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International government should oversee ICANN, says consumer rights crusader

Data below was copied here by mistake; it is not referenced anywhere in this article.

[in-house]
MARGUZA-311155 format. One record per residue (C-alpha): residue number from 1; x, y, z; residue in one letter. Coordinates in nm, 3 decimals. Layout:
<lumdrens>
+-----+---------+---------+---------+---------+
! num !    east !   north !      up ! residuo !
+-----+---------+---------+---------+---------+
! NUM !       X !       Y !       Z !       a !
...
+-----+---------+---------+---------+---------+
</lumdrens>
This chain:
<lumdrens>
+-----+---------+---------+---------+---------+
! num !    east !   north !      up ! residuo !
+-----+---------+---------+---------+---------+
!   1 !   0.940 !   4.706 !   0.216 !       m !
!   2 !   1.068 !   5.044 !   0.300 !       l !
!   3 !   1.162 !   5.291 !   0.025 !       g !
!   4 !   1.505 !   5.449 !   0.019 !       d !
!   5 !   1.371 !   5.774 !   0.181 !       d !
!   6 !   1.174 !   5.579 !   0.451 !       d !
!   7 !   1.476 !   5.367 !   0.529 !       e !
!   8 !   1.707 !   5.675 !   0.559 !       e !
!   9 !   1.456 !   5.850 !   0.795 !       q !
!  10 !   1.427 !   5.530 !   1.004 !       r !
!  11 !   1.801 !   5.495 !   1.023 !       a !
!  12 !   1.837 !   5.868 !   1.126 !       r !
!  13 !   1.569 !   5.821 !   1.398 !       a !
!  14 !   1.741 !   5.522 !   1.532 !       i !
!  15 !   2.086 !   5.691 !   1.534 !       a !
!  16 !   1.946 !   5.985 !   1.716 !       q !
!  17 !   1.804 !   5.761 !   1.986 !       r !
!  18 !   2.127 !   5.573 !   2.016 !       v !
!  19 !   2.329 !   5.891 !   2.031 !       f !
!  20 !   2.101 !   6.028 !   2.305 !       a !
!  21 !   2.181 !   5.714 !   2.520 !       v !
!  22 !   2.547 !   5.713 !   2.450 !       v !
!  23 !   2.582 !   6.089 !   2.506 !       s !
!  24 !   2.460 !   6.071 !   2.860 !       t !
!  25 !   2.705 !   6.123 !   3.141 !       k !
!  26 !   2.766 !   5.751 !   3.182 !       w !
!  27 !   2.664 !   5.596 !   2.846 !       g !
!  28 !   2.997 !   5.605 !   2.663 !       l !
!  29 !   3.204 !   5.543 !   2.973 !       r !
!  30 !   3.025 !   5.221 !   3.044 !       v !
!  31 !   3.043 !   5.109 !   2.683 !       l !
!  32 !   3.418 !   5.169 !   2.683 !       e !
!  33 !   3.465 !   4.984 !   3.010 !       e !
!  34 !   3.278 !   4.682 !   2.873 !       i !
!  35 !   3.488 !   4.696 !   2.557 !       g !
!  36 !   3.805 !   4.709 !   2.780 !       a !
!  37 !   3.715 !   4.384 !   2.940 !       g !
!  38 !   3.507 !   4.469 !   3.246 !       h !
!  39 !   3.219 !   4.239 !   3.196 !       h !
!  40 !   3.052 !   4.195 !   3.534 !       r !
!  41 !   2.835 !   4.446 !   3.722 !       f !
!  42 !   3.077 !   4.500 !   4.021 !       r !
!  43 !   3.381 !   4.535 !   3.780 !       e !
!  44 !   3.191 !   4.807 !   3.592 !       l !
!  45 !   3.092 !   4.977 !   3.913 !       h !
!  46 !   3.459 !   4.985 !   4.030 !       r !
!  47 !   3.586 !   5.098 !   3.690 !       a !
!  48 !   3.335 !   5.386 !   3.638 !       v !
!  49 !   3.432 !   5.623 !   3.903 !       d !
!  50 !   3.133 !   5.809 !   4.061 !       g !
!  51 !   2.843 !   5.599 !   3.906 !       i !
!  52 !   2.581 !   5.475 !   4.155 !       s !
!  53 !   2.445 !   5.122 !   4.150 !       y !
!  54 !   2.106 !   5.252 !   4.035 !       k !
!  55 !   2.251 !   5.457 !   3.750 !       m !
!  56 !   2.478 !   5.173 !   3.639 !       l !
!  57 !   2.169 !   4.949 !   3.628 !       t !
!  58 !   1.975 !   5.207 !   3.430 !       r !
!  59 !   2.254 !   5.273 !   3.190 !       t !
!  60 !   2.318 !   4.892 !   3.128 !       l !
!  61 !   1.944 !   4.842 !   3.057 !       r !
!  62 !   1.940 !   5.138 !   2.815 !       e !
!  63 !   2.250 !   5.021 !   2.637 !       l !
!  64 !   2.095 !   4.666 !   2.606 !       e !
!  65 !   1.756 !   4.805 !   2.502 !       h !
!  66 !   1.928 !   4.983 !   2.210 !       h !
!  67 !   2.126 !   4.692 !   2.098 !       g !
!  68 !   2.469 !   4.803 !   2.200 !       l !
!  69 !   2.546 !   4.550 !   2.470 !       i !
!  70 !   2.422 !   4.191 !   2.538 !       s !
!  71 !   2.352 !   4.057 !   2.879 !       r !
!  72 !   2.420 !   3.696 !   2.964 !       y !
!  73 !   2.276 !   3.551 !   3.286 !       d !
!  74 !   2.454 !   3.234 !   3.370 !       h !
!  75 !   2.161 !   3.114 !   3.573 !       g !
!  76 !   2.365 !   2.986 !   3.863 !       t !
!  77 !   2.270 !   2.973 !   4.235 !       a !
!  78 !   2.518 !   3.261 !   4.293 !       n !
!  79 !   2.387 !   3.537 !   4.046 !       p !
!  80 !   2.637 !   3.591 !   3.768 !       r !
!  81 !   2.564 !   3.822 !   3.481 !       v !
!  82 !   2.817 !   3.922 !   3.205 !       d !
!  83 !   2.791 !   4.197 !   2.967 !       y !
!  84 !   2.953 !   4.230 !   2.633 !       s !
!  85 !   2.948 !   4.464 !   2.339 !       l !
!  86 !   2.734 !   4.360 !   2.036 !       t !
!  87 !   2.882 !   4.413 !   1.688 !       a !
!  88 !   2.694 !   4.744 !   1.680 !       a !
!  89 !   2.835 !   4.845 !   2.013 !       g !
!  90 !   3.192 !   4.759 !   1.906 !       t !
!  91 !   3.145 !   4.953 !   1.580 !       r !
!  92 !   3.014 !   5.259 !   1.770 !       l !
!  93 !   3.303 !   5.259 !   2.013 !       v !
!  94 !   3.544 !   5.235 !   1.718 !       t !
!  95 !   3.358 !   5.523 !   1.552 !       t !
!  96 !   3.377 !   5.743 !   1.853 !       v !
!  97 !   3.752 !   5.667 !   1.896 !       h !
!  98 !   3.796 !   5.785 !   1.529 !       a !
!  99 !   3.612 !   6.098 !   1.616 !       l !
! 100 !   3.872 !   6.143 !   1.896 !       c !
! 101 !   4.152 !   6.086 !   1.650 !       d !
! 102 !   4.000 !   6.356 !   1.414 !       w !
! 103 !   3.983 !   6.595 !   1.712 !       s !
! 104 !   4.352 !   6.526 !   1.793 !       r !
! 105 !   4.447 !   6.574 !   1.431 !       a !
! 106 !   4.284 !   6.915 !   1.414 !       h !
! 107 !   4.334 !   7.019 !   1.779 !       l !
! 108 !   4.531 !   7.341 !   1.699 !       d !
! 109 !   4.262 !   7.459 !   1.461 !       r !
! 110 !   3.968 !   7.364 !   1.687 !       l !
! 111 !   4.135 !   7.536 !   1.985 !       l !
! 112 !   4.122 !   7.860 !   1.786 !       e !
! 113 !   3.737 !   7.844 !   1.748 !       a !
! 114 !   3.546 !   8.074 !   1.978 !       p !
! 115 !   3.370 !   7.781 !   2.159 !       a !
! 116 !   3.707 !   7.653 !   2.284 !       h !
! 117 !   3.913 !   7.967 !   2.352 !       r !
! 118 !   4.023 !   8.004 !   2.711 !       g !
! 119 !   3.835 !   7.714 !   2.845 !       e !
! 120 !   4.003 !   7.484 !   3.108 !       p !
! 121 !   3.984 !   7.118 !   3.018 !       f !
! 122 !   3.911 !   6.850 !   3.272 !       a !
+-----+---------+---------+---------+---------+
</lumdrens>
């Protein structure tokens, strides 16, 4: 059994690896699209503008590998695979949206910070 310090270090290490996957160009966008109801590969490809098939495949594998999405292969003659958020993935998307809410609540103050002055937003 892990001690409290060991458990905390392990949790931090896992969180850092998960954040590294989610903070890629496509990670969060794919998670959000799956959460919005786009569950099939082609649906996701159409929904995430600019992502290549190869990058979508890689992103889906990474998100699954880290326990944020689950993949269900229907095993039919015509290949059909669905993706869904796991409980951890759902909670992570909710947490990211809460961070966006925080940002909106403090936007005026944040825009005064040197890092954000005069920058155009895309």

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World governments should oversee ICANN to confine its influence strictly to the nuts and bolts of DNS registration, according to a draft proposal rolled out by legendary American crusader for the little guy, Ralph Nader, during a Washington conference on DNS issues this weekend. The proposal, by the Consumer Project on Technology (CPT) on whose behalf Nader spoke, calls for the creation of a "multilateral government charter" upon which ICANN's legitimacy would depend. Perhaps unfortunately worded in its present form, the CPT proposal would apparently limit ICANN oversight to those countries that "agree that ICANN's role should be limited to tasks essential to maintaining efficient and reliable DNS management", a stipulation which might have the ironic effect of disqualifying the US from influencing its own creation. The document makes no mention of how those sovereign governments which might wish to exploit DNS registration towards a more activist regulatory agenda could participate in ICANN oversight, or even make their views known. So much for the egalitarianism suggested by the word "multilateral". Apparently, "democracy" is to be limited to those who think liberally about a resource shared throughout the world. Aside from what may be its unintentional bias acknowledging only governments with laissez faire Net policies, or its bald-faced hypocrisy -- you be the judge -- the proposal includes stipulations for increasing the public's access to ICANN proceedings. This might take the form of enabling any and all Net users to vote on ICANN delegates and board members. "What I'm suggesting is there should be direct elections, by potentially millions of people," Nader said. Presumably this feat would be accomplished via the Web, a development which could eventually transform ICANN into a springboard for launching popular referenda. And perhaps that's not a bad way of tying up its resources: Nader may be hoping that once the Hoi Polloi get to mucking about with policy issues, the DNS will be in such a state of blissful disorganisation that regulatory activism will be impossible. ICANN interim chairwoman Esther Dyson listened patiently to an onslaught of criticism and accusations from speakers and spectators alike. She said nothing new in reply, but repeatedly assured all in attendance that ICANN is dedicated to limiting its own power to the minimum needed to function as a domain registrar. ICANN's chief business will be limited to IP addresses, protocols and the domain name system, she promised. This familiar assertion has been less than reassuring among Net activists. In particular, the power of arbitration over trademark disputes, which ICANN elected to give itself, rubs many stakeholders the wrong way. But Dyson sees the move as essential, and quite prudently limited: "We're setting up the procedures for arbitrating trademarks and domain names. We're trying not to become something that can be used as an arm of government, police, big corporate interests, or nutty people of all stripes. The goal of this organisation is to keep itself very limited," she repeated. By way of evidence, she pointed out that ICANN has responded to public criticism: closed meetings are now open to anyone who can afford to attend; and the proposal to levy a $1 surcharge on registrations, which was roundly attacked as a tax, has been scrapped. But ICANN's questionable pedigree, descending as it does from a memo of understanding between the US Commerce Department and Network Solutions, along with its unpopular first steps following incorporation, have tarnished its reputation and instilled suspicion among diverse interested parties. The little guy has scant confidence that ICANN will protect the Net from irreversible colonisation by mendacious mega-corporations, while Big Business frets that the organisation might interfere with its mission to tyrannise the Net and pervert its entire function to the promotion of commerce. It will take more than repeated assurances to convince the majority of stakeholders that ICANN will be a benevolent administrator of DNS resources. The organisation is unfortunately situated between two factions, both of which foolishly see the contest as a zero-sum game where an opponent's success is understood as one's own loss. But of course the Net is almost infinitely flexible by design, and the policies and restrictions imposed by one entity are easily skirted by another. There is virtually no limit to the top level domains that can be registered, and any fool can set up a router and begin providing some form of infrastructure service. As Cisco engineer Karl Auerbach pointed out, "ICANN is erecting a door in the middle of a field". One can fiddle with the bell-pull if one is so inclined, or simply walk around. ®

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